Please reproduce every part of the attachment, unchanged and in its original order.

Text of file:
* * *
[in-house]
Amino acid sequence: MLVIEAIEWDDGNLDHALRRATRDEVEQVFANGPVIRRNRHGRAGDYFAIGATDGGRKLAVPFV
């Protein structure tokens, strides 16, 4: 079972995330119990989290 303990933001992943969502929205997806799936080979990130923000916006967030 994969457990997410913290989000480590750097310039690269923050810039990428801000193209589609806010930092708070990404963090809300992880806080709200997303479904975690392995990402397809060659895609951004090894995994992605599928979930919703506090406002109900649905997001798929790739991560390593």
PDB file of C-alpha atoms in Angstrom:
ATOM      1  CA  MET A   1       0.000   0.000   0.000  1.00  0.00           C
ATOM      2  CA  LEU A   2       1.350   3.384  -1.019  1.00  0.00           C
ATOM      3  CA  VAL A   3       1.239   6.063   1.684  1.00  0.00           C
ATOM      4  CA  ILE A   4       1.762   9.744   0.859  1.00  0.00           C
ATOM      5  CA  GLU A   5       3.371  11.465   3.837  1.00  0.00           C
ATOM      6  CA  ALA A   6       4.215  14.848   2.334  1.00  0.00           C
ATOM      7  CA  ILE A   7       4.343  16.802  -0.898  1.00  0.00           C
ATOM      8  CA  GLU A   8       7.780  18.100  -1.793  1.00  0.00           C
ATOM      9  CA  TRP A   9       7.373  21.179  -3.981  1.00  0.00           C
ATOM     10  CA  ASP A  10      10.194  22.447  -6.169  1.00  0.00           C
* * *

[in-house]
Amino acid sequence: MLVIEAIEWDDGNLDHALRRATRDEVEQVFANGPVIRRNRHGRAGDYFAIGATDGGRKLAVPFV
């Protein structure tokens, strides 16, 4: 079972995330119990989290 303990933001992943969502929205997806799936080979990130923000916006967030 994969457990997410913290989000480590750097310039690269923050810039990428801000193209589609806010930092708070990404963090809300992880806080709200997303479904975690392995990402397809060659895609951004090894995994992605599928979930919703506090406002109900649905997001798929790739991560390593």
PDB file of C-alpha atoms in Angstrom:
ATOM      1  CA  MET A   1       0.000   0.000   0.000  1.00  0.00           C
ATOM      2  CA  LEU A   2       1.350   3.384  -1.019  1.00  0.00           C
ATOM      3  CA  VAL A   3       1.239   6.063   1.684  1.00  0.00           C
ATOM      4  CA  ILE A   4       1.762   9.744   0.859  1.00  0.00           C
ATOM      5  CA  GLU A   5       3.371  11.465   3.837  1.00  0.00           C
ATOM      6  CA  ALA A   6       4.215  14.848   2.334  1.00  0.00           C
ATOM      7  CA  ILE A   7       4.343  16.802  -0.898  1.00  0.00           C
ATOM      8  CA  GLU A   8       7.780  18.100  -1.793  1.00  0.00           C
ATOM      9  CA  TRP A   9       7.373  21.179  -3.981  1.00  0.00           C
ATOM     10  CA  ASP A  10      10.194  22.447  -6.169  1.00  0.00           C